Points 1 & 2 can be addressed in the here and now through the use of both analytics on data systematically collected on the subscribers to a service by the operators and AI technologies which seek to fill in the gaps in knowledge by extrapolation from first party and GDPR-compliant datasets.
This holds out the power of providing contextual recommendations. We’ve written about the power of contextual recommendations extensively before and our piece on the use of AI to provide segmentation data for targeted advertising contains a wealth of information and examples on how we do this already.
To address point 4 above and the problem of near infinite content, all on-boarded services being accessed should ideally be integrated at metadata level to facilitate both the recommendation and search experience.
This, of course, requires having access to the metadata for all sources as well, which is not yet something that content providers automatically provide.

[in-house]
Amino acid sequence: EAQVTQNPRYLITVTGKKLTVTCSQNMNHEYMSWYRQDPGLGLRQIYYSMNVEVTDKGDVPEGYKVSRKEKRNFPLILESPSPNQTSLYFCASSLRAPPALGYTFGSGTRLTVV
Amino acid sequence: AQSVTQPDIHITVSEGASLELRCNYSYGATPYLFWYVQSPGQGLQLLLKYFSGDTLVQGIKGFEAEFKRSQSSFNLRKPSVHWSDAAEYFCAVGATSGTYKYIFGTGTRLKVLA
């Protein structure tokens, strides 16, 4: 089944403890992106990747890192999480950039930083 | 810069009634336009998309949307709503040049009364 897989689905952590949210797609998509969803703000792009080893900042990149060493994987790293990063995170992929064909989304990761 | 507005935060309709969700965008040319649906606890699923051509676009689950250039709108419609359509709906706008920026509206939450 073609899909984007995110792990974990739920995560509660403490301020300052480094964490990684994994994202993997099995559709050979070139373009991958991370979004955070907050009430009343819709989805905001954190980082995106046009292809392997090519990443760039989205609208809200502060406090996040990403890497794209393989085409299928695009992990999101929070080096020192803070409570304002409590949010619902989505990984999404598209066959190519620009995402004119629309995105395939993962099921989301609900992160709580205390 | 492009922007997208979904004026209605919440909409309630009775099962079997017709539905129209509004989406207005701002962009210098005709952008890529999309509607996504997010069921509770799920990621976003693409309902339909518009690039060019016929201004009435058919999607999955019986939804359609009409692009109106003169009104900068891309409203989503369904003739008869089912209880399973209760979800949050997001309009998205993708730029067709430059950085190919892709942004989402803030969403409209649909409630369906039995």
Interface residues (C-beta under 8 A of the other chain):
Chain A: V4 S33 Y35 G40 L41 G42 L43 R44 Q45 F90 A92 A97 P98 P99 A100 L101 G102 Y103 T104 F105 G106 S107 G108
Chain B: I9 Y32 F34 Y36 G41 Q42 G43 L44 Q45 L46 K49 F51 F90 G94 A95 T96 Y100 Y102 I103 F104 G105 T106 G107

However, as more and more viewers access services though aggregators and super-aggregators, this form of universal search is growing in popularity and we can see the provision of metadata becoming a requirement for carriage.
When it comes to UGC (User Generated Content), Pay-TV players often raise the point “Why propose UGC content which can’t be monetized?? It’s a good question. The viewpoint though might be different when addressing telcos whose aim is to maximize subscribers’ loyalty and stickiness to their own search tools by giving easy access to the searched content, even if this content is available for free viewing. In case of UGC viewing the monetization could be achieved through targeted advertising or through more advanced subscription models.
One of the key takeaways through is that when it comes to proposing content for viewing, the household has to be considered as a set of individual consumers rather than a single entity. This means that a couple of very important questions need to be answered:
- Who is exactly sitting in front of the TV set?
- How to propose the right content when several members of the family are sitting in the living room?